“It’s 7:00 pm, Love. We’re about to get a bath and get ready for bed, but we can go to the store in the morning.” That’s when his meltdown began. He cried on and on, trying to convince me to get rainbow paint that very instant.

My son is four, and I’ve grown accustomed to the big emotions and impatience of toddlers. Although I’ve endured plenty of whining, yelling, and collapsing, these behaviors have a way of slowly stripping away the sanity of even the most patient parents. I value parenting in gentle ways, but I’ve lost my cool plenty of times. Throwing adult tantrums in response to his is never good, because it models poor behavior, expresses defeat, and fails to give him what he really needs from me in these trying moments.

Uh, Oh. Was he beginning to show the difficult child symptoms?

As he wept over rainbow paint, I stayed unemotional, not only through practice but with awareness of his needs that brought forth this meltdown.

Because I have understood that a difficult child is anything but that. They are difficult because they are having a hard time themselves.

Also Read:  Why The Challenge Of Parenting Is Timeless

Below are six things your ‘difficult child’ want us to know:

They want boundaries

Undoubtedly, toddlers and preschoolers test limits. While it might seem like they want to be in charge, pushing boundaries is often their way of asking for more. Dr. Marianne Neifert, a pediatrician and parenting expert, says in her article “Why Kids Need Rules,” “No matter how often children act as if they want to be in control, having too much power is frightening. They intuitively know that they need an adult to be in charge, and they count on their parents to guide their behavior.”

They want to be heard

Simply letting my child know I understand exactly what he’s feeling is enough to help him. I sat beside him and said calmly, “You want to go out and get the paint right now. I understand. That’d be fun. You’re upset because we have to wait till tomorrow.” Even though I didn’t change my stance, and go out for the paint, he calmed a little just by being acknowledged. Dr. Harvey Karp, author of Happiest Toddler on the Block, says the best way to talk to anyone who is upset is to repeat what he said (with sincerity) before saying what you think. He states, “The best communicators show they truly understand someone’s feelings before expecting that person to be able to hear their advice.”

Also Read: Why You Shouldn’t Freak Out When You Catch Your Child Lying

They have an unmet need

All parents know that tired or hungry children are prone to fussiness. When my son’s upsets seem a little irrational, I always look for a potential unmet need that’s triggering him. On the day of the rainbow paint situation, my son wasn’t feeling well. He was cooped up and in front of the TV for way too long by himself. Knowing this doesn’t excuse his behavior, but helps me meet his need. We took a little walk outside together, and he calmed down quickly.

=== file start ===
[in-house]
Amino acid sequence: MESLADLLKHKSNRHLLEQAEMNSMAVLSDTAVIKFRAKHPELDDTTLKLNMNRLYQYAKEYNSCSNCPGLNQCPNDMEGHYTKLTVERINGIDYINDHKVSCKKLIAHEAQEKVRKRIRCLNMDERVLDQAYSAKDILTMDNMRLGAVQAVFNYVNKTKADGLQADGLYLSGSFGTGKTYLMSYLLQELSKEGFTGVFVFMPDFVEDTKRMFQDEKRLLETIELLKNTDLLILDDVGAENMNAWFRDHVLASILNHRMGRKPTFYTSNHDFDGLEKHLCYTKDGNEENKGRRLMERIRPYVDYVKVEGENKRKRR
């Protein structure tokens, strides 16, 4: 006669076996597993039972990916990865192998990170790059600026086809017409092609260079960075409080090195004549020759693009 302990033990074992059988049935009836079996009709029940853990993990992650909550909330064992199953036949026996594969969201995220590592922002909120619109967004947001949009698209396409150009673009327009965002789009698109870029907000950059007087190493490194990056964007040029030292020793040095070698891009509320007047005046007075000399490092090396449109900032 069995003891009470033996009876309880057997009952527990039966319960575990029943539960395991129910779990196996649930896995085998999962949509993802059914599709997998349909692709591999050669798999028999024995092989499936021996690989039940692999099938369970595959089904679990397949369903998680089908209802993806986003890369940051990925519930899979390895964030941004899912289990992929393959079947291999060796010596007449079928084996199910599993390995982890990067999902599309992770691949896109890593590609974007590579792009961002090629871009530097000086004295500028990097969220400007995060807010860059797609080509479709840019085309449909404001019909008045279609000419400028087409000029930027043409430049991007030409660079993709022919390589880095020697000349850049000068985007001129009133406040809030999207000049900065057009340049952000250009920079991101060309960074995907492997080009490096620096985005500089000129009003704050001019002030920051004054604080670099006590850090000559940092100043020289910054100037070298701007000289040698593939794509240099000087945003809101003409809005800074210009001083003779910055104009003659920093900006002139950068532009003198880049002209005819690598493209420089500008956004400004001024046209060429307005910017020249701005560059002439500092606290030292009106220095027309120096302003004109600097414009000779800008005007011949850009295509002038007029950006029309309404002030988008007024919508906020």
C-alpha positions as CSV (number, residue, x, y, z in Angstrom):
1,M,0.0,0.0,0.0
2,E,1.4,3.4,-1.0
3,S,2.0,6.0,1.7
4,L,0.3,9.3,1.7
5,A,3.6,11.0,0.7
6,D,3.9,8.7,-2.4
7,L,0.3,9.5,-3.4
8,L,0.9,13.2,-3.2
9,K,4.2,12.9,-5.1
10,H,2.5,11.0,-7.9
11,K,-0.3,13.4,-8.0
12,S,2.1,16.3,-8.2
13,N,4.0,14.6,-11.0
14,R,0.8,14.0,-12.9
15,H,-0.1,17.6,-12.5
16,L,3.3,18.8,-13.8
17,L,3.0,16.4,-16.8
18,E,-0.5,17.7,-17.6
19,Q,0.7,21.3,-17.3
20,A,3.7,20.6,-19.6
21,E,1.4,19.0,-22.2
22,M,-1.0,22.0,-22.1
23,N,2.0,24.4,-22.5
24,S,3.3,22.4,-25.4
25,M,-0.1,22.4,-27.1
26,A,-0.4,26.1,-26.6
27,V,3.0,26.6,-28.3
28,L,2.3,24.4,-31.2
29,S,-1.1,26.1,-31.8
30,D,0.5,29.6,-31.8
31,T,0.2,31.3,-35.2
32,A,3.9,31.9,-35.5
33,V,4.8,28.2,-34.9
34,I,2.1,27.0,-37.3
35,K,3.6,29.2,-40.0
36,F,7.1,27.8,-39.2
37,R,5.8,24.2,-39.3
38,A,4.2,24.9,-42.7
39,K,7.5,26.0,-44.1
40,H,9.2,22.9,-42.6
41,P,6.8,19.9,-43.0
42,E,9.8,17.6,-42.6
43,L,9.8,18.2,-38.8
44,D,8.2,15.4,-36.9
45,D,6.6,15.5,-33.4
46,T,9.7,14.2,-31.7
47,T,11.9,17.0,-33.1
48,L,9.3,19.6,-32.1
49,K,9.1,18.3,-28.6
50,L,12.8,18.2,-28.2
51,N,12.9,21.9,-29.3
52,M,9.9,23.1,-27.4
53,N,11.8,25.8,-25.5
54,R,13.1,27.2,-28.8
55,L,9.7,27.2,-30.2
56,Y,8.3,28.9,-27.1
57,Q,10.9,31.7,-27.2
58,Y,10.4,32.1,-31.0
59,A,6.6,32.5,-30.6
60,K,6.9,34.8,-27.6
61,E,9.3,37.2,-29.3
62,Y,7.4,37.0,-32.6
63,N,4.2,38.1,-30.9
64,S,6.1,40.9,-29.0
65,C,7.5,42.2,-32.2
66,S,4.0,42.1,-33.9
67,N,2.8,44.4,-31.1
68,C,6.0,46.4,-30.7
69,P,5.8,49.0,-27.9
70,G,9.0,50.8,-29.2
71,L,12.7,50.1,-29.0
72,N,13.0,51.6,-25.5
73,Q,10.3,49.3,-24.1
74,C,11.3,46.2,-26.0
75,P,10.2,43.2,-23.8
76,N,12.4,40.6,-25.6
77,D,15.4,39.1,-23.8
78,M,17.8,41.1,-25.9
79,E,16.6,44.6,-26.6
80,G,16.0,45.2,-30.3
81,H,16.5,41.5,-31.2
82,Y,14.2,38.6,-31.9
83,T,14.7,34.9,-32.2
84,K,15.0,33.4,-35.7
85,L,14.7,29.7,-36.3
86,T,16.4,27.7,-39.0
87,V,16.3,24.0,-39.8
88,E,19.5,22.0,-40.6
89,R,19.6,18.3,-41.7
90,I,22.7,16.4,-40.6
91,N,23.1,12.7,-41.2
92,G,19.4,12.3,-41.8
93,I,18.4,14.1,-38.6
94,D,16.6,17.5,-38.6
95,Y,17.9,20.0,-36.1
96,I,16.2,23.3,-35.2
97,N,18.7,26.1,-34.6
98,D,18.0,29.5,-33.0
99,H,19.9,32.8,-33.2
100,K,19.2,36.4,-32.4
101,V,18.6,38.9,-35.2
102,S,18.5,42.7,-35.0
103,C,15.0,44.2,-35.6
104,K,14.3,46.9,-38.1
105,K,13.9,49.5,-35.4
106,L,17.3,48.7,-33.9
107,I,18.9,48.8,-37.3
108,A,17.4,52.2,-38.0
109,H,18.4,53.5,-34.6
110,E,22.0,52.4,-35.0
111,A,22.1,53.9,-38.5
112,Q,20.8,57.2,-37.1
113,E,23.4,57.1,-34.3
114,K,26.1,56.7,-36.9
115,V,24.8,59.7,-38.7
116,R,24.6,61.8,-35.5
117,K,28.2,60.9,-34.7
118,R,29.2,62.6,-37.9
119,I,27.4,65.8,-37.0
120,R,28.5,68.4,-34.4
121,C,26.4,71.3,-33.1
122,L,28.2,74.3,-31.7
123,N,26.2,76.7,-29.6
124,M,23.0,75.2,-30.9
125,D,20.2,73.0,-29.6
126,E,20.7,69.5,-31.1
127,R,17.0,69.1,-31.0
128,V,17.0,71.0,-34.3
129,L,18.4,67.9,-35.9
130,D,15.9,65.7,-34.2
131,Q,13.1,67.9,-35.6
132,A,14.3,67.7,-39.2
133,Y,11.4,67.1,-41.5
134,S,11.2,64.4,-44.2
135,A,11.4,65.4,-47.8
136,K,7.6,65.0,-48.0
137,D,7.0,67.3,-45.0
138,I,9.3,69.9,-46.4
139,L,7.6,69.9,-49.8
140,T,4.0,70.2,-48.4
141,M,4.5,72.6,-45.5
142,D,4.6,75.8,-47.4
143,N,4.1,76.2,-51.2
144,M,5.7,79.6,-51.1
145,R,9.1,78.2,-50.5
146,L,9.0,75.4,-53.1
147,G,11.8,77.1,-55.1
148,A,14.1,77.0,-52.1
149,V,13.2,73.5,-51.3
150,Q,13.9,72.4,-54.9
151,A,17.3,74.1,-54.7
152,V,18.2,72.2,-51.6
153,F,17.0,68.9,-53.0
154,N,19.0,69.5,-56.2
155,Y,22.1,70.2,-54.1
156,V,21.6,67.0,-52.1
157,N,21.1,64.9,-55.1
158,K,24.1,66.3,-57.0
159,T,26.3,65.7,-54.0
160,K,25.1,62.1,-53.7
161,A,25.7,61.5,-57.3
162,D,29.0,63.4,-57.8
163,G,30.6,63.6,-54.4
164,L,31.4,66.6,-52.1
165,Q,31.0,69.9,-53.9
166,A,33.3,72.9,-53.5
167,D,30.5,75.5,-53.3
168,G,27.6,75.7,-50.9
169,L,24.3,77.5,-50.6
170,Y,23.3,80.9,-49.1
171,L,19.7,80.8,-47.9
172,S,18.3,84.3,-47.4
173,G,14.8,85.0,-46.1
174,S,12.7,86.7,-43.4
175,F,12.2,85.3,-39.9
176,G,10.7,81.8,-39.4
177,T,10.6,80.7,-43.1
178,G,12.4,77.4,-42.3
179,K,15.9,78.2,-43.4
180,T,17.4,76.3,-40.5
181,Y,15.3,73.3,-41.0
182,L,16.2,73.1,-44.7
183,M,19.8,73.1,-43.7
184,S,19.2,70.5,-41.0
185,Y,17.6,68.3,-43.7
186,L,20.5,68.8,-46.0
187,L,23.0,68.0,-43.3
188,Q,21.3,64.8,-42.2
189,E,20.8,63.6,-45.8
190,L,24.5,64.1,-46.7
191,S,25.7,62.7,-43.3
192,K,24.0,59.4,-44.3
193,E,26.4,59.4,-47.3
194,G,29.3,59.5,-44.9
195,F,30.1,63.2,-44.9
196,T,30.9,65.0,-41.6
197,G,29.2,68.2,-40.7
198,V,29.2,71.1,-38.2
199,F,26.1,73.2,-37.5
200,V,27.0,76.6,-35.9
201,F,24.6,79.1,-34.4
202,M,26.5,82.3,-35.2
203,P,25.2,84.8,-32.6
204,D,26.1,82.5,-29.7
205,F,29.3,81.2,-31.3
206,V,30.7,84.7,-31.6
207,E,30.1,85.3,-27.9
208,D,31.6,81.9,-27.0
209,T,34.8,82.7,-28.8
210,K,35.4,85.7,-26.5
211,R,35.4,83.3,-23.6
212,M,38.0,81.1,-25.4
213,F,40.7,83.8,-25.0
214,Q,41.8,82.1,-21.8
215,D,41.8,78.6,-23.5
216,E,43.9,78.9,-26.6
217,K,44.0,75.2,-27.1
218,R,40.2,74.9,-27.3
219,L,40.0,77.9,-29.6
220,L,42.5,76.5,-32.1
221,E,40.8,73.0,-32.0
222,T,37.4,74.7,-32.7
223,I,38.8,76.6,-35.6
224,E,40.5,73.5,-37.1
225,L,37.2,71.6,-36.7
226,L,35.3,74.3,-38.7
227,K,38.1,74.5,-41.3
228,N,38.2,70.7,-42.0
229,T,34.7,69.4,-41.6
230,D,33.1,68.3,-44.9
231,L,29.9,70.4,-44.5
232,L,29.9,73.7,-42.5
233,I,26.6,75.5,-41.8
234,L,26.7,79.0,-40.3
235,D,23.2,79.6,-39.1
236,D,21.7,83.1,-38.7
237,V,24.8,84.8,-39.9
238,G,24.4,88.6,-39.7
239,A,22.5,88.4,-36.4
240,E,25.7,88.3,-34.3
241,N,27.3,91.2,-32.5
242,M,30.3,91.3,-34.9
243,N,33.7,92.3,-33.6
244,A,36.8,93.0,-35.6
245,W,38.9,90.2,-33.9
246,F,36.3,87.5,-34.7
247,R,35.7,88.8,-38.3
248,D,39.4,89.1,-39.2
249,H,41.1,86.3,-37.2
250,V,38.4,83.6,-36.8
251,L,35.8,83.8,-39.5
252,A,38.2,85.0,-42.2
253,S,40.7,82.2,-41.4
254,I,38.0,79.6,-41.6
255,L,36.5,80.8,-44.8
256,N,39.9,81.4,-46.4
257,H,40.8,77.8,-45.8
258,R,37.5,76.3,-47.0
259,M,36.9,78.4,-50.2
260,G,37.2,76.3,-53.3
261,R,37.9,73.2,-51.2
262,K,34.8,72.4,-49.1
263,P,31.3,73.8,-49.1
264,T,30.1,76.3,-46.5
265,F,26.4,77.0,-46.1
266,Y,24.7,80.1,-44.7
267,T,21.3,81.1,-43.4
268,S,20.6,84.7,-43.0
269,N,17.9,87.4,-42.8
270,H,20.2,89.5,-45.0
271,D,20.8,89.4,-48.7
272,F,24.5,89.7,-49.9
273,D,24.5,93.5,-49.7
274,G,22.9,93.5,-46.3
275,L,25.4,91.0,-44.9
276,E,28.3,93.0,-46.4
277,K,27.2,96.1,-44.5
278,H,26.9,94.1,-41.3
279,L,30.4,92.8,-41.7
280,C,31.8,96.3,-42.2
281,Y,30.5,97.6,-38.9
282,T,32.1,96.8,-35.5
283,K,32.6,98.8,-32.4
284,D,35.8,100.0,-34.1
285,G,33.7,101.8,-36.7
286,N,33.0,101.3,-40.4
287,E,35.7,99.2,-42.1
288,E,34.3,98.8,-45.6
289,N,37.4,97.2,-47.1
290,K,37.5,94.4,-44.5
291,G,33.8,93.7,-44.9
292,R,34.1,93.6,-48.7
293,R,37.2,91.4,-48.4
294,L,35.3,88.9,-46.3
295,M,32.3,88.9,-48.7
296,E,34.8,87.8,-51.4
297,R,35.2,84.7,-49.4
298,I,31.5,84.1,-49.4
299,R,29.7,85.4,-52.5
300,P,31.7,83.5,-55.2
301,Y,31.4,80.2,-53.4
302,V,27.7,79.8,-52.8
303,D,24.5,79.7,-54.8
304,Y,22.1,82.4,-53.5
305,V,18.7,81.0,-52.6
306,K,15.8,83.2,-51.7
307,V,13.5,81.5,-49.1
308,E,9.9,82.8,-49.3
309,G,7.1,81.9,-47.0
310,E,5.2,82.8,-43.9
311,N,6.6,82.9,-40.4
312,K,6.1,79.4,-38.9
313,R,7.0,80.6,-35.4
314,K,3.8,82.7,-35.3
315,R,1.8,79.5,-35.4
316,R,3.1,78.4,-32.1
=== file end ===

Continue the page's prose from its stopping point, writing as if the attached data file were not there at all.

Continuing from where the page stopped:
They’re not out to get us

No Bad kids Janet Lansbury

I’m sure I’m not the only parent who’s gotten angry or frustrated in response to my children’s meltdowns. However, maintaining the right perspective helps me be the leader he needs me to be. Janet Lansbury, child development expert and author of ‘No Bad Kids‘ writes in an article, “When we remind ourselves repeatedly that challenging behavior is a little lost child’s call for help, we begin to see the ridiculousness of taking this behavior personally. We recognize the absurdity of reactions like, “How could you treat me like this after all I do for you?! Why don’t you listen?” Perspective gives us the patience, confidence and the calm demeanor we need to be able to help.”

There is no ‘difficult child’- only different

Kids test limits; it’s what they’re wired to do. They have meltdowns because they are emotionally-charged and express themselves in immature ways. Children who are being difficult are not naughty or bad. Dr. Peggy Drexler, a research psychologist, says in the article “Don’t Shame Children in Pursuit of Discipline,” “[Children] act out as they learn how to get their desires met; all kids, at one point or another, will express a feeling or need in a socially unacceptable way. The job of the parent is to help children develop positive strategies for expressing those feelings and needs.” She continues to say that shaming, even in its most subtle form is ineffective and destructive because children don’t distinguish their impulses from their selves. Rather than condemn the behavior, shaming ends up condemning the child and making him feel bad about himself.